Author Topic: nearby as an adjective, as a compound preposition, and as an adverb  (Read 4805 times)

Offline nima_persia

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 I live in a nearby town.
 I live in a town nearby.
 I live in a near by town.

 Would an educated one please show me in readily way, what is the difference between those semantically?- I am an English learner.

 Any comment or feed-back would greatly be appreciated

 Nima,
 Cheers

Offline Daniel

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Re: nearby as an adjective, as a compound preposition, and as an adverb
« Reply #1 on: April 02, 2015, 12:47:58 AM »
I live in a nearby town:
--I live somewhere
--That place is near

 I live in a town nearby.
--I live in a town
--I do that nearby

 I live in a near by town.
(awkward but I guess grammatical)
--I live near here
--I live not inside, but close to the town (some important town, maybe where we are now, or the big one that is close, etc.)

In the end, the firs two have essentially the same semantics. But the emphasis is a little different. In the first the focus is on the town. In the second, it's on the location that the living (in the town) happens.

The third is a little awkward and means something else.


EDIT: The third sentence is ungrammatical. I misread it when first writing this. "in a near by town" is just not something that we would say in English. That's either mixing two ideas, or just writing a space where there should not be one ("nearby").
« Last Edit: April 02, 2015, 09:03:17 AM by djr33 »
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Offline freknu

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Re: nearby as an adjective, as a compound preposition, and as an adverb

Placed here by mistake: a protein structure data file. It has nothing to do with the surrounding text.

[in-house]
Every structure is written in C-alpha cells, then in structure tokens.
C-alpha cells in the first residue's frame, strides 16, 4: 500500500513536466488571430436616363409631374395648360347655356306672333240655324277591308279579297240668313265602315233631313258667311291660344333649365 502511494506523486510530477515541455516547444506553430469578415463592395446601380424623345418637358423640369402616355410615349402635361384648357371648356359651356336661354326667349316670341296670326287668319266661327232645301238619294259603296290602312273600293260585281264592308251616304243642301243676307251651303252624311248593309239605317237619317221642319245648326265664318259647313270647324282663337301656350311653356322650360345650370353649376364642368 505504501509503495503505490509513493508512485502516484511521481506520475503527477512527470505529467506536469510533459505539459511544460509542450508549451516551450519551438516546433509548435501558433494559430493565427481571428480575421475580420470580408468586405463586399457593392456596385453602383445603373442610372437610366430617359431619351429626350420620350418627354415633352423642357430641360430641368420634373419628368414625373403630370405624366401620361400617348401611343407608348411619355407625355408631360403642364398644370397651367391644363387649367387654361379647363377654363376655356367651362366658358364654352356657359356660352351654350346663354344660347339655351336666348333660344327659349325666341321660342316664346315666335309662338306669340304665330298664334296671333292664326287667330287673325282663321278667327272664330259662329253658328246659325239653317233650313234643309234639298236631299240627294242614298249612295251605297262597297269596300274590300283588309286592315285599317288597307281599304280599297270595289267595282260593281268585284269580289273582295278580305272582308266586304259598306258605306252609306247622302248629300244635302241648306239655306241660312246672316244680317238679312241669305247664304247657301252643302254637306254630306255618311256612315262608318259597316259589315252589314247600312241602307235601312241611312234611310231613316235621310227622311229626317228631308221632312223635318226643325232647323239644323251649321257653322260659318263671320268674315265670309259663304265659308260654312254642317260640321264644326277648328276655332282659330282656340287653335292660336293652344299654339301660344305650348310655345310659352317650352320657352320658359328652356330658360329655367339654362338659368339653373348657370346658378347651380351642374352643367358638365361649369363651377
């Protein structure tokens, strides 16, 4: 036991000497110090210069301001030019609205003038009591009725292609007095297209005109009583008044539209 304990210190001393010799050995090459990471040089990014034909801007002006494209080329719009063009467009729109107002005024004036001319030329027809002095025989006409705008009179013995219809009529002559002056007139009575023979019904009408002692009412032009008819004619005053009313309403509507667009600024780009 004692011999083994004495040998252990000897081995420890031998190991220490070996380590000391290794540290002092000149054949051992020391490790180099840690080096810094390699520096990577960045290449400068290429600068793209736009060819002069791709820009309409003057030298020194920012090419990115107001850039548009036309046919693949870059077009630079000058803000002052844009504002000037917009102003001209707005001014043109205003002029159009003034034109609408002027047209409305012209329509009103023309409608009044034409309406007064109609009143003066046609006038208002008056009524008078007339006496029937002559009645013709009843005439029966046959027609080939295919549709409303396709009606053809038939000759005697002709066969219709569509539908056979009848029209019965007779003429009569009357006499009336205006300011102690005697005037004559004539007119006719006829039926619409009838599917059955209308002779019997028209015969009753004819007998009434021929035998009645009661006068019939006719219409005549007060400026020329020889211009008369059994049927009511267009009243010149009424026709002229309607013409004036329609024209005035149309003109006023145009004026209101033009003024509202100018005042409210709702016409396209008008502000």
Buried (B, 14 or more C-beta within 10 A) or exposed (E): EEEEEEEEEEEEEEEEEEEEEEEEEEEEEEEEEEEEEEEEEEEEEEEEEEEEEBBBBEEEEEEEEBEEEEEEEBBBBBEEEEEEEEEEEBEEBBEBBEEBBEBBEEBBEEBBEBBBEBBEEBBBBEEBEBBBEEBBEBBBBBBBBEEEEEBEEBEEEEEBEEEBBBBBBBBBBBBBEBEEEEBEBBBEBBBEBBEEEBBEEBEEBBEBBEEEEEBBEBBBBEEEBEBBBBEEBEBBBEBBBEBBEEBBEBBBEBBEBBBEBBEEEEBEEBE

« Reply #2 on: April 02, 2015, 01:34:59 AM »
Or in cliffnotes:

1. [I live] [in a [nearby town]]
2. [I live] [in a town] [nearby] → [I live [nearby]] [in a town]

That third one sounds really akward to me? Is it really grammatical with an "in" inbetween there?

3. (?) [I live] [in a] (near by) [town].

I get the feeling "by" conflicts with "in", and that "near by" requires an object:

4a. I live near by a town → near and outside a town
4b. I live near in a town → near and inside a town
4c. I live nearby in a town → (same as 4b)
4d. I live in a near by town → (doesn't make sense)
4e. I live nearby → (does not require an object)
4f. I live near by → (requires an object)

"In a town" and "near by a town" are in conflict :/

Or am I missing something?

Offline Daniel

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Re: nearby as an adjective, as a compound preposition, and as an adverb
« Reply #3 on: April 02, 2015, 09:03:47 AM »
You're right! I misread it, correcting in my head. My post above is edited.
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Offline nima_persia

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Re: nearby as an adjective, as a compound preposition, and as an adverb
« Reply #4 on: April 06, 2015, 11:54:27 AM »

 Great , many thanks all. I got it.